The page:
Nagasaki is often forgotten. People frequently refer to Hiroshima (and Nagasaki).
At least seventy-five thousand innocents were killed, instantaneously.
But Nagasaki shows, as well as anything else, the essence of our government at work. Having utterly destroyed Hiroshima with the debut of the single most potent weapon of mass murder in world history, the United States government gave Japan only three days to respond to the outrageous terms of unconditional surrender the Allies had demanded. Only three days — much less time than the government gives you to pay your parking tickets or respond to a jury summons.
Hiroshima’s communications were completely obliterated. Japan’s government had no way of knowing precisely what had happened. Three days after killing a hundred thousand innocents with a uranium bomb, the United States government introduced the plutonium bomb to the world. Nagasaki was as much a science experiment as anything else.
Truman had plans to manufacture dozens more nukes, and to use them. I’m guessing that Nagasaki might not have been the last city demolished, had the United States government possessed additional nukes in early August.
Hiroshima, of course, was a war crime if there ever was one. Nagasaki was overkill on top of overkill.
What Nagasaki represents is the way the government sees individual human beings. They’re worth less than nothing in themselves. They can be wiped out, even when there is no half-credible rationale. (The United States Strategic Bombing Survey later found that Japan would have surrendered by the end of 1945 without the use of atomic weapons. The blockaded island nation was defeated. Although Truman and Secretary of War Henry Stimson were enthusiastic to slaughter so many other innocents, this was not the universal sentiment.)
And if individuals can be wiped out — if their dreams, families, homes and life savings can be completely disintegrated in an act later rationalised as ‘necessary’ by the power elite — what limitations are there on how government behaves toward people? None, really.
We don’t have a ‘limited government’ by any true meaning. If a government can kill entire cities full of people, no ‘limits’ are truly in place, at least in the constitutional or legal sense.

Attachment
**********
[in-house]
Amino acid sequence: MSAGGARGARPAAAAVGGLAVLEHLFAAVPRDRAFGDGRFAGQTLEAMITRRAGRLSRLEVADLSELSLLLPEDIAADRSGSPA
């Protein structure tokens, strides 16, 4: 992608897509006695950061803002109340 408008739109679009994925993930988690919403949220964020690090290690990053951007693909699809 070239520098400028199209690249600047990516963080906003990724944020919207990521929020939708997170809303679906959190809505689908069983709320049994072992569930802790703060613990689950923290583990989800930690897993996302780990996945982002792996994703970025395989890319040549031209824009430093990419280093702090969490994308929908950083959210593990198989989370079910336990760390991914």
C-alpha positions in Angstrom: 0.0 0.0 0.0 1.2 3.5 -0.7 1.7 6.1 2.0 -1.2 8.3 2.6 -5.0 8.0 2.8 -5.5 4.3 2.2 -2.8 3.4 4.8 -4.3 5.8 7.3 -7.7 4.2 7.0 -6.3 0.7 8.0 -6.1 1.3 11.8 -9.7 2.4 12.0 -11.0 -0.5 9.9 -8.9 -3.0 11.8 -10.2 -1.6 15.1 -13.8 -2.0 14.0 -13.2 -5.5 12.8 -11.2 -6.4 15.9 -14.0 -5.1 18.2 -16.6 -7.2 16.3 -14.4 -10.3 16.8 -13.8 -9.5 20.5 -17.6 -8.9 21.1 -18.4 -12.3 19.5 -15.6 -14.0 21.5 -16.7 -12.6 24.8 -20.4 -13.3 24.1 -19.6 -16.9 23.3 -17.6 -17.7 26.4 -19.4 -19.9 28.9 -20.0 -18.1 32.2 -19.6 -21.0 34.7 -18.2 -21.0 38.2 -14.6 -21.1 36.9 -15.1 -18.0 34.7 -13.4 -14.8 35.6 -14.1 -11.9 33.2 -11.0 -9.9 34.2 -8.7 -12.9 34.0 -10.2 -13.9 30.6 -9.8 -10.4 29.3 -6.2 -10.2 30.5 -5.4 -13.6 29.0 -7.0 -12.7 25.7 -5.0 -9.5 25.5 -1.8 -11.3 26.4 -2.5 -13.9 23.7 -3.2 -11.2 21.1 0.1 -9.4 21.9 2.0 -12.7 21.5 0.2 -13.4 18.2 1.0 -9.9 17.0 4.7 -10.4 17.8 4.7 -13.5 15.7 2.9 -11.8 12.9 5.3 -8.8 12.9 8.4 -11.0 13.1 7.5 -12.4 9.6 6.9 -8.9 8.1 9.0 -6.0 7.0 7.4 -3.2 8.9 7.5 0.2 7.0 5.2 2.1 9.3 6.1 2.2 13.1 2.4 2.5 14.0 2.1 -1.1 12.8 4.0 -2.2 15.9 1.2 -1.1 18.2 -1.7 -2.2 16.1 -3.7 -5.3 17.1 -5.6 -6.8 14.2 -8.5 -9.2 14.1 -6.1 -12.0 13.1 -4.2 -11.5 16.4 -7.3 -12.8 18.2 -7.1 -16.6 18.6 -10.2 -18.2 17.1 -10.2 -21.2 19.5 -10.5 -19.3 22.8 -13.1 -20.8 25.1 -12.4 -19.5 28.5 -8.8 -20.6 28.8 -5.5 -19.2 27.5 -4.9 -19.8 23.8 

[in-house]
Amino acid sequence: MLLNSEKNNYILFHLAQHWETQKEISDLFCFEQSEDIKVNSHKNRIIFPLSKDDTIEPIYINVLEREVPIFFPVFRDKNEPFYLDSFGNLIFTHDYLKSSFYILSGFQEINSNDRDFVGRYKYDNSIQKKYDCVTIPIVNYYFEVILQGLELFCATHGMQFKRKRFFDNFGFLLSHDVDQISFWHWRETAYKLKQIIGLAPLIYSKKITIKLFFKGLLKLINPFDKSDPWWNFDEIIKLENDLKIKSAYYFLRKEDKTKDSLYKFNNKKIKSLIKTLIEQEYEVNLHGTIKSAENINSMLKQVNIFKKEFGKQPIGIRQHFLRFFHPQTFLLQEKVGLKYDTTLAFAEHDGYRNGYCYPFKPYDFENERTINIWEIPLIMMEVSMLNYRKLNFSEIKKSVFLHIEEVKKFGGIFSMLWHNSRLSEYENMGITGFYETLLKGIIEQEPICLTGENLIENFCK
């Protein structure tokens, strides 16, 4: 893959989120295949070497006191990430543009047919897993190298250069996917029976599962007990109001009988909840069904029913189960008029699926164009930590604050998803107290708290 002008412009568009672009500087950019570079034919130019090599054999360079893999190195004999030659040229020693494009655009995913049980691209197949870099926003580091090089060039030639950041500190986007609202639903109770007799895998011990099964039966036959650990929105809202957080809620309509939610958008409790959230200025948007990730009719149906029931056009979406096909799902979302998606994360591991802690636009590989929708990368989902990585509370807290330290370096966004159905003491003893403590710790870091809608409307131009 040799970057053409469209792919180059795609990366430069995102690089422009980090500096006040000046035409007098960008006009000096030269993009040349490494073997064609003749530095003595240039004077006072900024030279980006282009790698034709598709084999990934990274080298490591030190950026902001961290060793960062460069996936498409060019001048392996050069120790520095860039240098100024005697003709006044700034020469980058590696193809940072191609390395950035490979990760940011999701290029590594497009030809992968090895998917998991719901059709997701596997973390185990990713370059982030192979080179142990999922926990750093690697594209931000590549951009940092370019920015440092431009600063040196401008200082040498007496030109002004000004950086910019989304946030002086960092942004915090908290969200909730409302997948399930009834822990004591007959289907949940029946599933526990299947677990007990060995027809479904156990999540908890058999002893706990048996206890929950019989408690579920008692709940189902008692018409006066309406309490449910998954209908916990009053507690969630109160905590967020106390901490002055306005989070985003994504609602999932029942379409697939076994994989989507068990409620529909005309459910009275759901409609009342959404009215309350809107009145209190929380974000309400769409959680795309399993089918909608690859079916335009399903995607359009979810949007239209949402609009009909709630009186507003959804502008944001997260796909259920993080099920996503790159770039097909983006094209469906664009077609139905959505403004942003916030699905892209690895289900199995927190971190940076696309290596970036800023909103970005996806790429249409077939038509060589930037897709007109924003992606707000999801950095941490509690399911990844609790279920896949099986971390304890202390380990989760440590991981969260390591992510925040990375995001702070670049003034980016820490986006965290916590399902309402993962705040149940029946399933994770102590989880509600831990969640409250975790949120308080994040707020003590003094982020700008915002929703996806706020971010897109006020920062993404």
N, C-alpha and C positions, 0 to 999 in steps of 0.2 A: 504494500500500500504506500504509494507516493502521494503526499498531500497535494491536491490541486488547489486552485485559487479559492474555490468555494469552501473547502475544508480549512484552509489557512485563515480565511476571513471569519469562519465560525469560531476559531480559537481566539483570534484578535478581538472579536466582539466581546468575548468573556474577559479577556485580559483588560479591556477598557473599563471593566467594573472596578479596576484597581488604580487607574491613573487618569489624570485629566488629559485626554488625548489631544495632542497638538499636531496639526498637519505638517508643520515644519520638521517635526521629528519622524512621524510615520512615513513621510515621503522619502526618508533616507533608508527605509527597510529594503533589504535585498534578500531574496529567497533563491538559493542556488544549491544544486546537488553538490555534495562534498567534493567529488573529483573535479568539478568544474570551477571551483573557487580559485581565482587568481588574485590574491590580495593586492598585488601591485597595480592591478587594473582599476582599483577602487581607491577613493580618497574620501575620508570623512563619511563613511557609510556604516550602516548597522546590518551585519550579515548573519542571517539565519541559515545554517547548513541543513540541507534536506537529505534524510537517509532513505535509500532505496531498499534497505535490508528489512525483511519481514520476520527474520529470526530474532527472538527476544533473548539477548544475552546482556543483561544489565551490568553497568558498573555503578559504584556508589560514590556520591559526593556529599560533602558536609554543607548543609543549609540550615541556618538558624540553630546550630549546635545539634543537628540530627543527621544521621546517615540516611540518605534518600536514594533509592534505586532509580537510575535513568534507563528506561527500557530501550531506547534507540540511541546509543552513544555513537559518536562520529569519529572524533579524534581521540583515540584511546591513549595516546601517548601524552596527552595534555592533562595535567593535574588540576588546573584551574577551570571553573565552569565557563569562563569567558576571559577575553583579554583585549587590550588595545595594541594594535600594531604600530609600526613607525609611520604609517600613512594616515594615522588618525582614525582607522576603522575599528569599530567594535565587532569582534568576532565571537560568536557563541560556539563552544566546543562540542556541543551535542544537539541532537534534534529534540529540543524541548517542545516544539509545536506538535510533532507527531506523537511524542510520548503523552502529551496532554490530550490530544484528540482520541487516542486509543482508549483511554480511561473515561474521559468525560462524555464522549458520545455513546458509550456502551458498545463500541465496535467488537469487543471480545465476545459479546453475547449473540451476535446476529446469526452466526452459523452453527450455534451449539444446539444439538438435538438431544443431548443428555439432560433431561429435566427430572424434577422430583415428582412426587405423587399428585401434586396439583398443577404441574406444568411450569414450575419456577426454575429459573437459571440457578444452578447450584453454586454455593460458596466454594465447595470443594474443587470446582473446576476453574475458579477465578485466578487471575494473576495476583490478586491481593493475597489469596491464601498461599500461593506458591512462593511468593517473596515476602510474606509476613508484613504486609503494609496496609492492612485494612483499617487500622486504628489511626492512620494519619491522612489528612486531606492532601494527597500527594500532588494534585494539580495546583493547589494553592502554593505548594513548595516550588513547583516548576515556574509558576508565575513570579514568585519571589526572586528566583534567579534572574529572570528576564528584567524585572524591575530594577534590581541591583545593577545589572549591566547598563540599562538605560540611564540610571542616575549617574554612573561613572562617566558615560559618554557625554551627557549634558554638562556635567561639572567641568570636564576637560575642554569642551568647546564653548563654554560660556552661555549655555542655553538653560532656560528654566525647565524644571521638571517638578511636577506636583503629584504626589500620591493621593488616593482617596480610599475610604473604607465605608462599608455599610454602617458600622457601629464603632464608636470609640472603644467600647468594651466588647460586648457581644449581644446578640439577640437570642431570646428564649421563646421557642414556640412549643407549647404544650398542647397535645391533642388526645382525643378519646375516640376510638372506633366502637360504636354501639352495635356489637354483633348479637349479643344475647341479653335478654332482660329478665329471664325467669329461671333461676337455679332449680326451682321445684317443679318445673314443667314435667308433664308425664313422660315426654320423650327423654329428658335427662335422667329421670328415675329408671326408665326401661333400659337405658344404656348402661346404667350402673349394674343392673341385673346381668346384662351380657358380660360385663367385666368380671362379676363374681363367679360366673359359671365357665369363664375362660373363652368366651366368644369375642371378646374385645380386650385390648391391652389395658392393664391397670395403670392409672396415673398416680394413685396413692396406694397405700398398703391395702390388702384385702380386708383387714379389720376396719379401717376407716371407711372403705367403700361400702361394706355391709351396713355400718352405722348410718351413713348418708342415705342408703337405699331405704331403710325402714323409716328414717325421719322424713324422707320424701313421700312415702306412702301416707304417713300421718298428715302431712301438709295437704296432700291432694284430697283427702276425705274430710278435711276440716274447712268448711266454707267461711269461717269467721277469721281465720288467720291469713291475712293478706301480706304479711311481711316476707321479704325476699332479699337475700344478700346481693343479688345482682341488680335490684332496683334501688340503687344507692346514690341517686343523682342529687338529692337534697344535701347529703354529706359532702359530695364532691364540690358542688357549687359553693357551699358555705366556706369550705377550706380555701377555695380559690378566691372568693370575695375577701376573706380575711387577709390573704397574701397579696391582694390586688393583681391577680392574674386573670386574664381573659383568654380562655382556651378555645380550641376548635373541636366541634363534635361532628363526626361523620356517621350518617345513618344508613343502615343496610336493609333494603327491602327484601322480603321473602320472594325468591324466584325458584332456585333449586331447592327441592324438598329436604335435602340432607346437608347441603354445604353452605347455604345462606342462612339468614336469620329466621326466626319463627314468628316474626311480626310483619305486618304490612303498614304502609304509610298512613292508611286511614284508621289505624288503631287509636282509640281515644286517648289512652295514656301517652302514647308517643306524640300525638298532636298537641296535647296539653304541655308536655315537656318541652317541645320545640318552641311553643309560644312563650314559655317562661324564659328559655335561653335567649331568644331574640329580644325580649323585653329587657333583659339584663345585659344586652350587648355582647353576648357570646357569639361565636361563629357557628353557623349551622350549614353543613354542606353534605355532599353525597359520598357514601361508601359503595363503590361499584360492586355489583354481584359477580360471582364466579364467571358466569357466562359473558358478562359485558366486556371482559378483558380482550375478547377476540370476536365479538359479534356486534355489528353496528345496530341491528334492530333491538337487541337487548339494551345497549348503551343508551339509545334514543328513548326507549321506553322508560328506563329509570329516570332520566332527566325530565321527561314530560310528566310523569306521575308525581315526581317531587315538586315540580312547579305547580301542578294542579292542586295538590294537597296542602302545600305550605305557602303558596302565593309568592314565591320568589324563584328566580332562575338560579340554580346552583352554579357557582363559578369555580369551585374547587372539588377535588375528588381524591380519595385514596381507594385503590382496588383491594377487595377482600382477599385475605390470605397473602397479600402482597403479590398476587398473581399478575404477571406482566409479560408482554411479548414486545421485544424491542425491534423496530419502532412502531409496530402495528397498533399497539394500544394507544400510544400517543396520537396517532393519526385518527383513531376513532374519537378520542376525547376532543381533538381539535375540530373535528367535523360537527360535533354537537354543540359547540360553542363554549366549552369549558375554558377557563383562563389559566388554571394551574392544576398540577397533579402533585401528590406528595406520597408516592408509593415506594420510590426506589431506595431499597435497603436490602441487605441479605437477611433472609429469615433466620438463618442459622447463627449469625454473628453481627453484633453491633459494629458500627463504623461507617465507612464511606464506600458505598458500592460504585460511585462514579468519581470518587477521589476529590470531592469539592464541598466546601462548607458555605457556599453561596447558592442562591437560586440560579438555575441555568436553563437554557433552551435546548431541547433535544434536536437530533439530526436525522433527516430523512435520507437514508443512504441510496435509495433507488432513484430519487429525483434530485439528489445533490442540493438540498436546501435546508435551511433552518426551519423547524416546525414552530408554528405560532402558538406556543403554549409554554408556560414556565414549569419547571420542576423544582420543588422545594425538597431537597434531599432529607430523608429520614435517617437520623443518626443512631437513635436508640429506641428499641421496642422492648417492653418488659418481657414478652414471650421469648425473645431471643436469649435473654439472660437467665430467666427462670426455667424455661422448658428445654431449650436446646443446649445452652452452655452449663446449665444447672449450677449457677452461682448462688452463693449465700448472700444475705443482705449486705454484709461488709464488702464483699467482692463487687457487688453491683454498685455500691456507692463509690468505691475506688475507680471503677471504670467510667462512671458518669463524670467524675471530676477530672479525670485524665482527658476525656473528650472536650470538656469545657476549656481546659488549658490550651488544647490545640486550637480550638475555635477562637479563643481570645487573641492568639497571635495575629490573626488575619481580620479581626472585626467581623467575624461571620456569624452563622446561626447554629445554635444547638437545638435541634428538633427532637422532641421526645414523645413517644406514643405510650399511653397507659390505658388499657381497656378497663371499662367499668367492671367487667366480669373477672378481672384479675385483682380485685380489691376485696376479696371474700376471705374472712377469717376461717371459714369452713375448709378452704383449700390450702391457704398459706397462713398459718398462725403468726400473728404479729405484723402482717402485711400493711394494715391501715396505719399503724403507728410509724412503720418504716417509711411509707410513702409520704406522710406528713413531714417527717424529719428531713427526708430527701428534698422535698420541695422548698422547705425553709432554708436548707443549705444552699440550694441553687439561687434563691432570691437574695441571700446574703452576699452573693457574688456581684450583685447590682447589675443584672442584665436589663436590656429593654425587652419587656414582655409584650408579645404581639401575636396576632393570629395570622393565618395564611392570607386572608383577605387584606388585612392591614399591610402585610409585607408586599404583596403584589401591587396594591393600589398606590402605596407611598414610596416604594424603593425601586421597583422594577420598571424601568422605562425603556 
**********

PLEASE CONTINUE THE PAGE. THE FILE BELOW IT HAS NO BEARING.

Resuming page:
Of course, the United States government would probably not murder so many of its own subjects so instantaneously. The United States government needs its subjects to exist and to drain off every tax dollar possible.
That’s how we’re seen: Vessels from which revenue can be squeezed, sponges that soak up wealth to be squeezed dry to fund the building of prisons, bombs, and social ‘services’ so as to keep us all passive and compliant.
Make no mistake about it. It is government’s nature to exercise as much power over people as possible.
And it’s not just the United States government to which I’m referring. Of course Hitler’s Germany, Stalin’s Russia, Churchill’s Britain, and Imperial Japan would have likely used nukes during the chaos of World War II. Since then, it has not been in the interest of any regime’s self-survival to use the ghastly weapons, and so they kill thousands of innocent people in more clandestine ways. If it’s ever in a state’s interest to reintroduce nuclear warfare to the world — and I mean the state’s interest — nuclear warfare is what we will have.
Nagasaki should remind everyone of what we are dealing with when we criticise the government. Conservatives who complain about the government breaking up companies and regulating the economy — as immoral and disastrous as such state behaviour is — miss the point entirely if they wish to ‘limit’ government only to having the power to do what it did to Nagasaki. Liberals who whine about faith-based welfare programs and the proposal to outlaw gay marriage on the federal level — as wrong as such government activity is — don’t know the true meaning of ‘Big Brother’ if they have a shred of sympathy for Democrat Harry Truman. And neo-libertarians who think World War II was fought for dignity and human freedom must ask themselves: Who really won that war? What values triumphed? Were they liberty and humanity? Or were they the doctrines of the total state, total war, and mass terrorism?
Going back to liberals and Harry Truman, I must admit I’m confused when they admire this war criminal. I read somewhere that Dennis Kucinich considered Truman one of the best presidents of all time. Some ‘peace candidate’ he is.
When Trent Lott said that Strom Thurmond should have defeated Truman in 1948, there was an uproar among liberals and conservatives. Thurmond believed in segregation. How can anyone have preferred him to win?
Well, I am no fan of Thurmond. He had a terrible voting record and he may well have been just as racist that many suspected him to be. I think government segregation is a terrible policy, and that the government, so long as it exists, should be completely colour blind. I deplore racism, and especially dislike racist politicians.
But what could be more racist than murdering hundreds of thousands of innocent people because of their nationality? What could be more insensitive and antithetical to so-called ‘liberal values’ than what Truman did?
What Truman did twice.
The meaning of Nagasaki is that governments will do to human beings what they can get away with, as long as it is in the interest of the state, and will only stop when people make them stop, or when they run out of the necessary tools to continue treating human beings as worse than garbage.
Another lesson to be taken from it is that people will bend over backwards to defend what their governments have done, no matter how terrible, so long as the misdeeds are done in their name.
I look forward to the day when Nagasaki is as well remembered as Hiroshima — and Truman is remembered as the war criminal that he was.